The universal adult franchise, which operates with the principle of ‘one person one vote.’ All Indians who are eighteen years of age or above is entitled to vote in the elections. There is no discrimination in voting rights for the citizens of India based on caste, religion, gender, race or status

Independent and Integrated Judicial System:

In India, the judicial system is an autonomous organ kept free from the influence and intervention of the executive and the legislature in exercising its functions. The integrated Indian judicial system has the Supreme Court at the apex, the high courts and lower courts are subordinate to it.

Fundamental Rights:

The Constitution of India asserts the basic principle that every individual is entitled to enjoy certain essential rights. The provisions for Fundamental Rights are mentioned in Part III of the Indian Constitution. Fundamental Rights are categorized into six heads; Firstly Right to Equality, Secondly Right to Freedom, Thirdly Right against Exploitation, Fourthly Right to Freedom of Religion, Fifthly Cultural and Educational Rights and lastly Right to Constitutional Remedies. Initially there was a provision for Right to Property under Article-31 which was also a Fundamental Right. The 44th Amendment Act, 1978 had omitted Right to Property from the Fundamental Rights Part and added it as Article 300A and therefore is considered as a legal right.

Fundamental rights provided in Part III of the Indian Constitution are judicially enforceable, thereby the individual can move the judiciary, if there is a violation on any of these rights. Th e right to move straight to the Supreme Court for the enforcement of fundamental rights has been guaranteed under Article 32 that is named as Right to Constitutional Remedies. Fundamental rights in India are, however, not absolute and rational restrictions can be imposed keeping in view of the security requirements of the state. It ensures political justice for the people. . “Right to Education -The Indian Constitution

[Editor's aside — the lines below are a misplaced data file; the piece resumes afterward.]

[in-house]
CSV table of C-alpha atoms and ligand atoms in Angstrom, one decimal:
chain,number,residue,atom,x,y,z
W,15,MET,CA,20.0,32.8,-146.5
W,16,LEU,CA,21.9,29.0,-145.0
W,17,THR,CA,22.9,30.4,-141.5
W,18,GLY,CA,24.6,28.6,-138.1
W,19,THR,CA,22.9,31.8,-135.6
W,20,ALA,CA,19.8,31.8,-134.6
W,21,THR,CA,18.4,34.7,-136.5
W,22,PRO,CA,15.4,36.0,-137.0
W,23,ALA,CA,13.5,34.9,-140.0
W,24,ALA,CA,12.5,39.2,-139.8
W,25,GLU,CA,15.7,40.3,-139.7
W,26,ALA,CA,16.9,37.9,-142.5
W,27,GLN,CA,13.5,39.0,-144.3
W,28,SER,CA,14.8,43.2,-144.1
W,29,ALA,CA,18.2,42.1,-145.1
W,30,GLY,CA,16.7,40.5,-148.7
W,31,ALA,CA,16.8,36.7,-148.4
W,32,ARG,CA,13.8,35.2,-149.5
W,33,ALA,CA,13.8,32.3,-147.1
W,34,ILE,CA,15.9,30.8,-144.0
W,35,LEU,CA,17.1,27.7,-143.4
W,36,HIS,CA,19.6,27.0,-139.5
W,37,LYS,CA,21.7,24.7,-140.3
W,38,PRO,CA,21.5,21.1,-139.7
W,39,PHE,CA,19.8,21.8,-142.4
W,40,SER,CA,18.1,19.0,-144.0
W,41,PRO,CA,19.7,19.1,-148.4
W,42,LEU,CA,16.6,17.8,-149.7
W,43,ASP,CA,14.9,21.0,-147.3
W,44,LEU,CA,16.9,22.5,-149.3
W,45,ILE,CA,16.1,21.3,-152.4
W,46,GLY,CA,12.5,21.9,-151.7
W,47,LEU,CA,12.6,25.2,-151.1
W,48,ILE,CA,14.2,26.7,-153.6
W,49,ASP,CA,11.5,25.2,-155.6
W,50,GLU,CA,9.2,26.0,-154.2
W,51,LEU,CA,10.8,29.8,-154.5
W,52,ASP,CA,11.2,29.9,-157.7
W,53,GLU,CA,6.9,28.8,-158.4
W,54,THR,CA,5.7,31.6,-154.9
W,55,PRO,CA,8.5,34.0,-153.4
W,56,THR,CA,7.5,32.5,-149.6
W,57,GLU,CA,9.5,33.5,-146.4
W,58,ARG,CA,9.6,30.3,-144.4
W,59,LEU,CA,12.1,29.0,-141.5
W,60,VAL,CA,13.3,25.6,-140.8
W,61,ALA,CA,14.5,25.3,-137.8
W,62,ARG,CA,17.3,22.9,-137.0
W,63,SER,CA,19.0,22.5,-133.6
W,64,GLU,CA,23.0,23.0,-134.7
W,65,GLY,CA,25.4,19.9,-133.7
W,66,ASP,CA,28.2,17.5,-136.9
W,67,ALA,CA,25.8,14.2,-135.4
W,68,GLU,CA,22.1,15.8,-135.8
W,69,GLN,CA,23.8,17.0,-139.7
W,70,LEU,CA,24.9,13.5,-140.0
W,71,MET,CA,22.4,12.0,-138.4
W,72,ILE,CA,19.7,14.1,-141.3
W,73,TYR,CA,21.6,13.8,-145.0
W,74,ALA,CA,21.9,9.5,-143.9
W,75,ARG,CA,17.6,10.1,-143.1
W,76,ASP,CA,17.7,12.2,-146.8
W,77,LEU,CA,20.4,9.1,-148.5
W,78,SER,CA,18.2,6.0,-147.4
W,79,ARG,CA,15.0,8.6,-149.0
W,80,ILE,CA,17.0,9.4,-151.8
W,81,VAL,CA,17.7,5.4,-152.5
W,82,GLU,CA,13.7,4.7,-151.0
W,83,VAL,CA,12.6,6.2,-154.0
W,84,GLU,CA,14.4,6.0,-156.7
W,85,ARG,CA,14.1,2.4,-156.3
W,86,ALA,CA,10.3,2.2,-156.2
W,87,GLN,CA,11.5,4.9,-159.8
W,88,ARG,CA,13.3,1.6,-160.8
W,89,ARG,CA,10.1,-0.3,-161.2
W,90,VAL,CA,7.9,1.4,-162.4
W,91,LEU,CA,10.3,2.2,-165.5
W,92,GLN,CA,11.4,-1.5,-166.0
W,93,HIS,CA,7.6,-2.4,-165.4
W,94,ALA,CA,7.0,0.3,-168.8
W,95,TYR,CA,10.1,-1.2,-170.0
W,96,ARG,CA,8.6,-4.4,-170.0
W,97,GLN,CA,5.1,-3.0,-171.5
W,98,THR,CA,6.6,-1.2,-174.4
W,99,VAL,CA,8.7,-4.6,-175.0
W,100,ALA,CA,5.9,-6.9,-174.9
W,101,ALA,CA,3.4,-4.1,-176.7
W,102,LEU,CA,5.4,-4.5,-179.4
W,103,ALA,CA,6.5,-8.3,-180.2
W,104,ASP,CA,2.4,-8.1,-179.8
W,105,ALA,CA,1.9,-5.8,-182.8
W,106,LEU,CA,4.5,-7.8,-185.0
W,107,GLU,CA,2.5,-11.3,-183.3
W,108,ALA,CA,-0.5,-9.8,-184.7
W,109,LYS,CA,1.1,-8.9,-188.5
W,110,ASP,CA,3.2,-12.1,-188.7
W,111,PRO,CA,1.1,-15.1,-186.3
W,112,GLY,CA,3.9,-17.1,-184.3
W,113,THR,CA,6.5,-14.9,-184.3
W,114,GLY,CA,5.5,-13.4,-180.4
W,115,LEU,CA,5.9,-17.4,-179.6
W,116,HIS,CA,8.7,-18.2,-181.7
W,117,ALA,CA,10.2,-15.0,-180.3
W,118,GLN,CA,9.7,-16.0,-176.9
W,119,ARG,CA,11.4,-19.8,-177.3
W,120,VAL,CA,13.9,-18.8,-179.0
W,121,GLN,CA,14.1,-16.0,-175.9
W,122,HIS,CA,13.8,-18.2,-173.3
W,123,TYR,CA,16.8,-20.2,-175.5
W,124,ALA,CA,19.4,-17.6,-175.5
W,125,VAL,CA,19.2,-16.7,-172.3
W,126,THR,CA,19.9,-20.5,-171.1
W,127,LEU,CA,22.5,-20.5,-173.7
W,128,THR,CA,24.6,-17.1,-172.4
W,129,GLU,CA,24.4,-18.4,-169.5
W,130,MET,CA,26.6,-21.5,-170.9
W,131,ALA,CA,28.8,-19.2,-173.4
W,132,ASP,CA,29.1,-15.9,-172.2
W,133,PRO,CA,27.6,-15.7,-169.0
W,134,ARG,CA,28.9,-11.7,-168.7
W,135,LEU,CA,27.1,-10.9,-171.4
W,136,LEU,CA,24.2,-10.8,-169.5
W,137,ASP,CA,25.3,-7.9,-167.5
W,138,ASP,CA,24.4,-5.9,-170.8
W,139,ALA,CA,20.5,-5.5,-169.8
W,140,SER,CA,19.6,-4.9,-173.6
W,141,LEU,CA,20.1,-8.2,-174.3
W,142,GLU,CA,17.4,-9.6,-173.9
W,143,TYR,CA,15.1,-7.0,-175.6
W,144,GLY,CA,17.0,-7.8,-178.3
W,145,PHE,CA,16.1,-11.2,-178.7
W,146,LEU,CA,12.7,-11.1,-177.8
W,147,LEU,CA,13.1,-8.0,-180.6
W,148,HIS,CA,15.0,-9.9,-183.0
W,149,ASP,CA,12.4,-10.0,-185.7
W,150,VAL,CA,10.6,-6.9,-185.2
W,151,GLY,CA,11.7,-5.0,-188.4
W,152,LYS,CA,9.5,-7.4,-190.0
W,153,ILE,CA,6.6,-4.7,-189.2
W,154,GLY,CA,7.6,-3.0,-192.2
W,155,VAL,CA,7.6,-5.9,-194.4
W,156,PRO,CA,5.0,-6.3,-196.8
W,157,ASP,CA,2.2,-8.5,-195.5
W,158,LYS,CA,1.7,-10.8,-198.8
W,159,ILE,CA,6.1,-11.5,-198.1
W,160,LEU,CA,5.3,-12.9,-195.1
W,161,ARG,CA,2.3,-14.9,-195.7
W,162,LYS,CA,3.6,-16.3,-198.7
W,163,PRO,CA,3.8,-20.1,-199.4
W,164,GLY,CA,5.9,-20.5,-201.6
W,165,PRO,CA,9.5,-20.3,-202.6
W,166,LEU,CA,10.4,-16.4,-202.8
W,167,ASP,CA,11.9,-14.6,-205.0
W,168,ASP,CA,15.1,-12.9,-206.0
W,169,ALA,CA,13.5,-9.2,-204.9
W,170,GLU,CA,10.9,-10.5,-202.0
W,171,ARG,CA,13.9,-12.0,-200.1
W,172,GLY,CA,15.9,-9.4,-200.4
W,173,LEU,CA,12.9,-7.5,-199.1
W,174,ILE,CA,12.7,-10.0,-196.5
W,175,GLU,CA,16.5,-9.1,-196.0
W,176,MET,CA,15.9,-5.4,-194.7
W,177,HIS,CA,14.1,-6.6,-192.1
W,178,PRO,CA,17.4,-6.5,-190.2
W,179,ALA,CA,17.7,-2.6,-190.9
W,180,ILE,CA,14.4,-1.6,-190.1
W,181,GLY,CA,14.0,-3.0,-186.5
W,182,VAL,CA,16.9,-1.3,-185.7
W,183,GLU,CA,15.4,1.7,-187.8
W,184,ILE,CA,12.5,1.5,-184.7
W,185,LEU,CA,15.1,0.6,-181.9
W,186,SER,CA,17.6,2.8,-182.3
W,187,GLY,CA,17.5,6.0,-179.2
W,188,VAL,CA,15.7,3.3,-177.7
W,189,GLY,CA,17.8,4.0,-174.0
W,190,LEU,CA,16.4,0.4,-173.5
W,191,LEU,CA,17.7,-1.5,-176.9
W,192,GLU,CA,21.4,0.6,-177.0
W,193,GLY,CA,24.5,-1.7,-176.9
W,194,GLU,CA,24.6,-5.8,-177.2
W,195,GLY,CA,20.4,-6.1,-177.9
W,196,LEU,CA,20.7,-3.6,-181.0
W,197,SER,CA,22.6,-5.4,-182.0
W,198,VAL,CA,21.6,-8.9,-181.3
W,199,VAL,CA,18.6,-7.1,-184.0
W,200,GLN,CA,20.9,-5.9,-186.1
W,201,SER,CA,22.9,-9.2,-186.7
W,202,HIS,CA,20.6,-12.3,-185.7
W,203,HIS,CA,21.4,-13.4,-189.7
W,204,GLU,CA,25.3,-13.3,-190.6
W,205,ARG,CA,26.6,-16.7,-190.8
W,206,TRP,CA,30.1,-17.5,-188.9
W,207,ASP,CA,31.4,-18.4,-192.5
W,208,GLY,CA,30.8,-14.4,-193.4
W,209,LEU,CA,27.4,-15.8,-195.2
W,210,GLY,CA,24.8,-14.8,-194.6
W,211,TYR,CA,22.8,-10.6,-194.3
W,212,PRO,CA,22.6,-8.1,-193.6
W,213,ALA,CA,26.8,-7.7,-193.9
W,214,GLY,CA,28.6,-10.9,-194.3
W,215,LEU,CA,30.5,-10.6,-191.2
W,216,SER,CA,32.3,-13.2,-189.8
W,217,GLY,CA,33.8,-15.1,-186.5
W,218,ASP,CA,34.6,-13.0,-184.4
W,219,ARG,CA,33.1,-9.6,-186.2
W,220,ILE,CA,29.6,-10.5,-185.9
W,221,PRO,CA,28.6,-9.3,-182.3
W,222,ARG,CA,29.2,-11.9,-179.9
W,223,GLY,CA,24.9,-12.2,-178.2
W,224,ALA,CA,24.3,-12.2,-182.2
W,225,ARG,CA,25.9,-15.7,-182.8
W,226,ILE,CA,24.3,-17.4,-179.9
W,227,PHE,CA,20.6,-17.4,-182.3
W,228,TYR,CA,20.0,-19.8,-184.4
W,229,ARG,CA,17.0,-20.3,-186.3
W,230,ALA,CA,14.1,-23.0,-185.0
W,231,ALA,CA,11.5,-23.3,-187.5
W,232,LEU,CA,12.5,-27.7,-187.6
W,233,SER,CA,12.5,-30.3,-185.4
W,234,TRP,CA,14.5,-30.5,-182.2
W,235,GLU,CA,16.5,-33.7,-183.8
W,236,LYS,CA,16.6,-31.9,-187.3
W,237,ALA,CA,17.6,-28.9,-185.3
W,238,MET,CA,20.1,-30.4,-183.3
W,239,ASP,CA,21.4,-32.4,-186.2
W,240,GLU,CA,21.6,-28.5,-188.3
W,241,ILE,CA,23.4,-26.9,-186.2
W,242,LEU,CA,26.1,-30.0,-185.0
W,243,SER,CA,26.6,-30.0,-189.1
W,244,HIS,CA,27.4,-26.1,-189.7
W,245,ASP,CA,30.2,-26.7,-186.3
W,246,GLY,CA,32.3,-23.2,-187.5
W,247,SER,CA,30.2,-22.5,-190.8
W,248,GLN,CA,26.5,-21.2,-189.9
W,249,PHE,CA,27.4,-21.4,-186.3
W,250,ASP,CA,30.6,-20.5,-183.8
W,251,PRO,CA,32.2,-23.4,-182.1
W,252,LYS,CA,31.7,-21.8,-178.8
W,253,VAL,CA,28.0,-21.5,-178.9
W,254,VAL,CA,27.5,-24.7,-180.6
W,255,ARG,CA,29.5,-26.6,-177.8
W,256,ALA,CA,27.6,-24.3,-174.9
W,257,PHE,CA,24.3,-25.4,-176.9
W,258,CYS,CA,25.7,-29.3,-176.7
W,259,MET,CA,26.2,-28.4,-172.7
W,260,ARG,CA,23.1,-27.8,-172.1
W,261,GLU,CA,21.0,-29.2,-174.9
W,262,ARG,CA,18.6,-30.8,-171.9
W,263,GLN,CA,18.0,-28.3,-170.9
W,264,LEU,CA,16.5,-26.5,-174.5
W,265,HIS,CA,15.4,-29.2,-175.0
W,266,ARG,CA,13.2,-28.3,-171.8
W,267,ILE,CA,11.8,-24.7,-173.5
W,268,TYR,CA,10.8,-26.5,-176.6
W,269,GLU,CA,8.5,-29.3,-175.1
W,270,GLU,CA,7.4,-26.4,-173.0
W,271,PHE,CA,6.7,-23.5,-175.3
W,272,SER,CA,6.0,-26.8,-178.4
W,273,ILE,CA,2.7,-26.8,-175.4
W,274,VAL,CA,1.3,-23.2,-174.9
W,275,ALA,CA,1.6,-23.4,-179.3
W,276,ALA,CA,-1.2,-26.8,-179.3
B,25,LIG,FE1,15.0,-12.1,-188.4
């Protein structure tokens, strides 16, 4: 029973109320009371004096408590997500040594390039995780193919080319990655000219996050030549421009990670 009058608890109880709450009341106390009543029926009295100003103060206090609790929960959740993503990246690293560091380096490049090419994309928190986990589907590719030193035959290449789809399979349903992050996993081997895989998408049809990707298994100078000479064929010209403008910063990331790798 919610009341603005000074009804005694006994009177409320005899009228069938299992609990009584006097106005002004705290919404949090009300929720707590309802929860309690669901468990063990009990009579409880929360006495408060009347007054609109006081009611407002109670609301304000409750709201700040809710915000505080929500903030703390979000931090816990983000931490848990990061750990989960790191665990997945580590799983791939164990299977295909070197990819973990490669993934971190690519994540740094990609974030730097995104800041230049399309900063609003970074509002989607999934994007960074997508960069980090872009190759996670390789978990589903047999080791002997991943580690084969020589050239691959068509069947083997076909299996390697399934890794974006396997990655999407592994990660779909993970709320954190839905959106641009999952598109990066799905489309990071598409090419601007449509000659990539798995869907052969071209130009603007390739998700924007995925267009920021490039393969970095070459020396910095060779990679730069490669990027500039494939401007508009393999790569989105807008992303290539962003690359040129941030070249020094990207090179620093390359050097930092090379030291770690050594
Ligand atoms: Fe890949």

Constitution of India to provide free and compulsory education to all children in the age group of six to fourteen years as a Fundamental Right in such a manner as the State may, by law, determine. The Right of Children to Free and Compulsory Education (RTE) Act, 2009, which represents the consequential legislation envisaged under Article 21-A, means that every child has a right to full-time elementary education of satisfactory and equitable quality in a formal school which satisfies certain essential norms and standards.”

Fundamental Duties:

The Fundamental Duties were added to the Indian Constitution through the 42nd Amendment. Part IVA of Indian Constitution defines the Fundamental duties.

(51A) – It shall be the duty of every citizen of India –

(a) To abide by the Constitution and respect its ideals and institutions, the National Flag and the National Anthem;

(b) To cherish and follow the noble ideals which inspired our national struggle for freedom;

(c) To uphold and protect the sovereignty, unity, and integrity of India;